“We’re looking for similar breeding innovations,” she said, “we’re watching the Starbucks program closely.”

Coffee is not the only crop threatened by climate change, of course. Drought, freeze or heavy rains can devastate yields across agricultural products from cocoa to grapes. And extreme weather is unpredictable, making it difficult for farmers to plan for these changes effectively.

But arabica coffee, the only variety used by Starbucks, is especially at risk.

Starbucks has been working on developing new coffee varietals.
(Credit: Joshua Trujillo/Starbucks)

Fighting leaf rust

With arabica coffee, there is an “urgent need” to develop more climate-resistant varieties, said Miguel Gomez, a food marketing professor at Cornell’s Dyson School of Applied Economics and Management.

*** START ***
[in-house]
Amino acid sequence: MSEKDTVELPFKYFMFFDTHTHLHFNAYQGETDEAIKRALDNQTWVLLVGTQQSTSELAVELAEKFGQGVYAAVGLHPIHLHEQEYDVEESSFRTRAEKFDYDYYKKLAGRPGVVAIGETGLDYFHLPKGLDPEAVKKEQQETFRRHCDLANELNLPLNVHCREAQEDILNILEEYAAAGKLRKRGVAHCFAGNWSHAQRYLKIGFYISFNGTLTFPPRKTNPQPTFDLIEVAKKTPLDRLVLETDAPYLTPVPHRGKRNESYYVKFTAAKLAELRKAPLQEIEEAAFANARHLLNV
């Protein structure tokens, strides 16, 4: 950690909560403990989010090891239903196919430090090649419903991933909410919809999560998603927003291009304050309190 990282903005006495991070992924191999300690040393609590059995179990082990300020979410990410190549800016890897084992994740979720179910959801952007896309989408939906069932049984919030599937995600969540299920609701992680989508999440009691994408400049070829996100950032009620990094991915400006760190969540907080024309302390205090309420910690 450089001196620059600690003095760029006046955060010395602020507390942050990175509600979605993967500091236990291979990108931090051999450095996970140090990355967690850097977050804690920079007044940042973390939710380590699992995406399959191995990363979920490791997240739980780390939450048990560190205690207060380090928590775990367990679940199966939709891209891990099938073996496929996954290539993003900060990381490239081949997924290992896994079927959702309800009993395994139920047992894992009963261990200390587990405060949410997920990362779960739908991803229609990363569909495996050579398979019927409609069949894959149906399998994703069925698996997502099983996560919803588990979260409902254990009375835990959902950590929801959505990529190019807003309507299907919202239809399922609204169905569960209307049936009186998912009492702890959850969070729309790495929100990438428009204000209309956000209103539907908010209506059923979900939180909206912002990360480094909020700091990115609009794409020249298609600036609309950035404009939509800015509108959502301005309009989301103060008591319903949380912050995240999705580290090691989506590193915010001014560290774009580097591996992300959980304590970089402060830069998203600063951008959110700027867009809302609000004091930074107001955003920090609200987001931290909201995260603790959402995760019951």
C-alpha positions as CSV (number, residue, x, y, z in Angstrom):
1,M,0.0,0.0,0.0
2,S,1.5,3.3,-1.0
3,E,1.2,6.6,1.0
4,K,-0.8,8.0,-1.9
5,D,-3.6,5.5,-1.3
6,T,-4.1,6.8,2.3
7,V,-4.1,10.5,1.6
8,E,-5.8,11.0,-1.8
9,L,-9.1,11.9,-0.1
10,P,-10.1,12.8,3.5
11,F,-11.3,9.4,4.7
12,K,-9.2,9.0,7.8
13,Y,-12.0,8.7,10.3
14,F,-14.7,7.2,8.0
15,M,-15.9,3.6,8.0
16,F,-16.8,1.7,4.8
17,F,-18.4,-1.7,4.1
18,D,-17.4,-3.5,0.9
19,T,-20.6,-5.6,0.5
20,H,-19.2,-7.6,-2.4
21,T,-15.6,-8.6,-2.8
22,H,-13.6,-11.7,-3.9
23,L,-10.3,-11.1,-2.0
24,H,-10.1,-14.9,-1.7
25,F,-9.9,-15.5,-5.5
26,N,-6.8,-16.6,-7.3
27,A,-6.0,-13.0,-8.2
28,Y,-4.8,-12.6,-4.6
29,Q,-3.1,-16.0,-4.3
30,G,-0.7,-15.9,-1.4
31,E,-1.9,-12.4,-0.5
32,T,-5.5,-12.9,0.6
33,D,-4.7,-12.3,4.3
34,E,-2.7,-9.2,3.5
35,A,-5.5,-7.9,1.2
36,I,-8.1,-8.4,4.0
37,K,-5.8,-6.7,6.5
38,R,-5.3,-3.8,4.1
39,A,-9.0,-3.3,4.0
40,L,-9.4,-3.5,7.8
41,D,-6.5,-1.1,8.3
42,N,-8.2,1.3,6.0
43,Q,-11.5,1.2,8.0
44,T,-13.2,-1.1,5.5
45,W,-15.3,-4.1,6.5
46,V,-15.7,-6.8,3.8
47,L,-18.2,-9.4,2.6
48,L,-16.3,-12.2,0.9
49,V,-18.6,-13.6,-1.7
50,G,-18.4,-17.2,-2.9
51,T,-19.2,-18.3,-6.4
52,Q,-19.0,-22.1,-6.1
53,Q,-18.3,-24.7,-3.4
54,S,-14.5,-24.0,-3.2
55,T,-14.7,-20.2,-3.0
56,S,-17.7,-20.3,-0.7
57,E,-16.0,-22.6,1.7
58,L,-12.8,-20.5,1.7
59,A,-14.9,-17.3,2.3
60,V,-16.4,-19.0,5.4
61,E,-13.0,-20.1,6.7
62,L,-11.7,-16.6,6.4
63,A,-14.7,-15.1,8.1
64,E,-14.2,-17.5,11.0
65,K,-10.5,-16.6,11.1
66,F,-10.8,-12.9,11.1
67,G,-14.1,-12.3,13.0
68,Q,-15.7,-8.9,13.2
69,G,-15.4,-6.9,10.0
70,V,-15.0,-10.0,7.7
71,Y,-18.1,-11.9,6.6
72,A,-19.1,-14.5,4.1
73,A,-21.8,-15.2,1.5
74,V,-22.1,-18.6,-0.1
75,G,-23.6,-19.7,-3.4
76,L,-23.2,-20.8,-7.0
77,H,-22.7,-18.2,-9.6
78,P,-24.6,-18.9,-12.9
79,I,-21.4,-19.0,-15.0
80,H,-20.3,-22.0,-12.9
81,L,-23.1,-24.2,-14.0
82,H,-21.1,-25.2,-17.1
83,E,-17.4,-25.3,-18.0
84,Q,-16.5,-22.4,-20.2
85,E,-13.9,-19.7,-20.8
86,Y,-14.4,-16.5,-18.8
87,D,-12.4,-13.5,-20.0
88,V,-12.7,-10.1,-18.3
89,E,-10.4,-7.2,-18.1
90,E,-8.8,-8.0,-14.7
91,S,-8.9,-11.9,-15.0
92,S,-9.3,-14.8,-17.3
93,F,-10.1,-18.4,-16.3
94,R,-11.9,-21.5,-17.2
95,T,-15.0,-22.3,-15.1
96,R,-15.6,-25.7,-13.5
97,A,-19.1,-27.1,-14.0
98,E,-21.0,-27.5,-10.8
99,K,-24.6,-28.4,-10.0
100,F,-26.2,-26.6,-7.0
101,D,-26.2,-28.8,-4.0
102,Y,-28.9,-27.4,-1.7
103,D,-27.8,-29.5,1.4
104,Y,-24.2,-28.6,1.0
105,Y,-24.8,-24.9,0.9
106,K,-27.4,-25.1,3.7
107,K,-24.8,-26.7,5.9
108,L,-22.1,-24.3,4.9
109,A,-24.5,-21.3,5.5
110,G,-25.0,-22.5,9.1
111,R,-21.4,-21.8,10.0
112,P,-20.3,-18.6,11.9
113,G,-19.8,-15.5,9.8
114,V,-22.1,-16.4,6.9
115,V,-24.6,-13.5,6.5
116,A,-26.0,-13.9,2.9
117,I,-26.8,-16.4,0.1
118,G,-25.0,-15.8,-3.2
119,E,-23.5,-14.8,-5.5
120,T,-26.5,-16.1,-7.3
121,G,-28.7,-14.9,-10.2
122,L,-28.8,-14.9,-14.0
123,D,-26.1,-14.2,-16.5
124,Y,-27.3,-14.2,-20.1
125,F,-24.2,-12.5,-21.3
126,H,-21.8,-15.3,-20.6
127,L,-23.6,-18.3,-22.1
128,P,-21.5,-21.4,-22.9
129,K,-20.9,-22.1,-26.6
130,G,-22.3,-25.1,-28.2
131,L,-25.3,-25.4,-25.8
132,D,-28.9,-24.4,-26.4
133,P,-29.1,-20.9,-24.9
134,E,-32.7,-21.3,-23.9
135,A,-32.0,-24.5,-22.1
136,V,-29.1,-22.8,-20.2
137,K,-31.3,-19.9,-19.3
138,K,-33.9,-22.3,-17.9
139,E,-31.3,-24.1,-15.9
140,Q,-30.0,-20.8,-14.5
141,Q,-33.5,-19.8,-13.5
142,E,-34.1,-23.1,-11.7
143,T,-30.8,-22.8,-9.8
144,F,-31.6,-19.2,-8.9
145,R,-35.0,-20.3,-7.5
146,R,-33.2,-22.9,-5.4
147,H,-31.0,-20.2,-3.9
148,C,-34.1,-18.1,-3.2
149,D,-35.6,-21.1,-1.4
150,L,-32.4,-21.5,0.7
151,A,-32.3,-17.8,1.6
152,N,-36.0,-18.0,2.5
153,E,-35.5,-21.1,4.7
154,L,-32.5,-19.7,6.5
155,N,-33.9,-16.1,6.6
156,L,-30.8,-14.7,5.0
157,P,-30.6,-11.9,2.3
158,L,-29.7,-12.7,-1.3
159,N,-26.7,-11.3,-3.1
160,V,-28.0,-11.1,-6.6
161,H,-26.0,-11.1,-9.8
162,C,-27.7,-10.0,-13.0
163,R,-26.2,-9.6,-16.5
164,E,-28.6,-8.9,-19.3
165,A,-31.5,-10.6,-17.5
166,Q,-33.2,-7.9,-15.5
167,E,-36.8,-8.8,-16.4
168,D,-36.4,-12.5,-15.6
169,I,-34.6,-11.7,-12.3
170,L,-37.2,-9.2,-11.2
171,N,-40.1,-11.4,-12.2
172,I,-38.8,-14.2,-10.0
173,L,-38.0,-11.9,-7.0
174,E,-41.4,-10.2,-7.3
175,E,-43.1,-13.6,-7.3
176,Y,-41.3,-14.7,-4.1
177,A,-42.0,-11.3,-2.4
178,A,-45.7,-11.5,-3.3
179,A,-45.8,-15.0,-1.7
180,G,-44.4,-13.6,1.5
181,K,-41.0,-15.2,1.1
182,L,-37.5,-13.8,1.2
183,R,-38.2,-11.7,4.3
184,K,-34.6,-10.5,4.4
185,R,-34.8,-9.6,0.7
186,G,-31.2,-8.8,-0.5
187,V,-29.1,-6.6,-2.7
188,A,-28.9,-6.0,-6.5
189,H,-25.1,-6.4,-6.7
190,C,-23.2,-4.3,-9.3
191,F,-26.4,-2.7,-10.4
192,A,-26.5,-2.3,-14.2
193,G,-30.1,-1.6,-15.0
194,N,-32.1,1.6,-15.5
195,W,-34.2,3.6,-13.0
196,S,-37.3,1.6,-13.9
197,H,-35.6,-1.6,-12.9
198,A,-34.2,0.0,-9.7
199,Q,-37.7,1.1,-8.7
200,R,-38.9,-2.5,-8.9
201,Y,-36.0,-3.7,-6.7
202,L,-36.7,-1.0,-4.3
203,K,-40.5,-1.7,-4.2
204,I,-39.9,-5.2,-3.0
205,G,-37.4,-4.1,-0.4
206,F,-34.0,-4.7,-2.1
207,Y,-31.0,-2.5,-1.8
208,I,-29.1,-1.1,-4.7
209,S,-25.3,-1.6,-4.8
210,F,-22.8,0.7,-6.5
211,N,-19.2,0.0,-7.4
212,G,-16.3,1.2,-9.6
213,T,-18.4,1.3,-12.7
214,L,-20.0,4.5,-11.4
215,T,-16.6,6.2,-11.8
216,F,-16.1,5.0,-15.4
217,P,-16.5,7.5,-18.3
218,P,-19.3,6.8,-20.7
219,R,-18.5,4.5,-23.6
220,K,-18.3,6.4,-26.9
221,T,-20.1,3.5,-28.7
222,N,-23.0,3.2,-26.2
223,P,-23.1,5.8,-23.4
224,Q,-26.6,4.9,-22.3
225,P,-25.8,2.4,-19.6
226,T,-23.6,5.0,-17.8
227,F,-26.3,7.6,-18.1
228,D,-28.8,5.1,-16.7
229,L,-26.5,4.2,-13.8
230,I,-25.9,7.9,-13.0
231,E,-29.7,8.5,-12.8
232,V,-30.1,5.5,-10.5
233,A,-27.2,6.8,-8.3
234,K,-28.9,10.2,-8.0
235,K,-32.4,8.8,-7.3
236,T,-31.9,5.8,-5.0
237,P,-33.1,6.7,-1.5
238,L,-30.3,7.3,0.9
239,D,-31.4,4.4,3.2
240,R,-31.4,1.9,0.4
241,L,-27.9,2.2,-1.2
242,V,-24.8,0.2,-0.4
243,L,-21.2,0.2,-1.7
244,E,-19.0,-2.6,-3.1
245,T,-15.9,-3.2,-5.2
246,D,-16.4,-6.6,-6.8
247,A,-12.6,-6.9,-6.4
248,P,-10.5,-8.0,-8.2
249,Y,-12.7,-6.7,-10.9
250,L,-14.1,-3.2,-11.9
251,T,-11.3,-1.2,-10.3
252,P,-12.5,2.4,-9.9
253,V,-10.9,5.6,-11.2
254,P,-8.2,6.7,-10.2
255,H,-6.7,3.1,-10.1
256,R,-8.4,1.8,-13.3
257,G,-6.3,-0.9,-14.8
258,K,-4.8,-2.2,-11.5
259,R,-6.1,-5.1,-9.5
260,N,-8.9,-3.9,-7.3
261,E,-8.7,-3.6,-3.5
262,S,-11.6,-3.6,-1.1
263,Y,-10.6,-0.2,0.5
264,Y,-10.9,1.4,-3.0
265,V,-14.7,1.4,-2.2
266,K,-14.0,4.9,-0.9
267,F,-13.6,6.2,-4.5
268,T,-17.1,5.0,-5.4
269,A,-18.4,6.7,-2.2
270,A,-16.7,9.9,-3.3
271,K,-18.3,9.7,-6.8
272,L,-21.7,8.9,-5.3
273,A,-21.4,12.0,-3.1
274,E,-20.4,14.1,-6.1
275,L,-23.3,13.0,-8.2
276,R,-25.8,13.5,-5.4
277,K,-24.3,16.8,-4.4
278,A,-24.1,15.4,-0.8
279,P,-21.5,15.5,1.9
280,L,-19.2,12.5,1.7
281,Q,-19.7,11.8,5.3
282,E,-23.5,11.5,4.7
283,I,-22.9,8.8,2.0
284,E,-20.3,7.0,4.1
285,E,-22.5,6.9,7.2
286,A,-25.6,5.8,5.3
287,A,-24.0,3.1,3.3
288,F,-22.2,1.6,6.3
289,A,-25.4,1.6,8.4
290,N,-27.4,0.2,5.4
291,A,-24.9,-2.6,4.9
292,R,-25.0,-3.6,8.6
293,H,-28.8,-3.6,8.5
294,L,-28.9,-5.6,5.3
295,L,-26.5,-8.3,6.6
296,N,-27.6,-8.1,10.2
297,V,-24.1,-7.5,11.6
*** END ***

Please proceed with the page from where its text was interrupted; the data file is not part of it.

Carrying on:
Current arabica plants “are not resistant to water stresses,” he said. “They tend to be more susceptible to diseases like leaf rust … that are present whenever you have unusually high temperatures.”

A coffee rust-resistant tree may be an attractive option for farmers. But it’s not going to fix the many problems posed by climate change, warned Monika Firl, senior advisor for Fairtrade International’s coffee program.

“No silver bullet is going to fix climate change for farmers,” she said.

Nature “adapts faster than the laboratory science does,” she added. Breeds that are optimized to thrive in certain conditions might falter in others — and so a solution might work for now, but not in the long term.

Firl thinks that in order for coffee to be sustainable, there needs to be a shift away from the industrialized coffee farm model. “We need to bring coffee back to its forest roots,” she said, to promote a healthy ecosystem.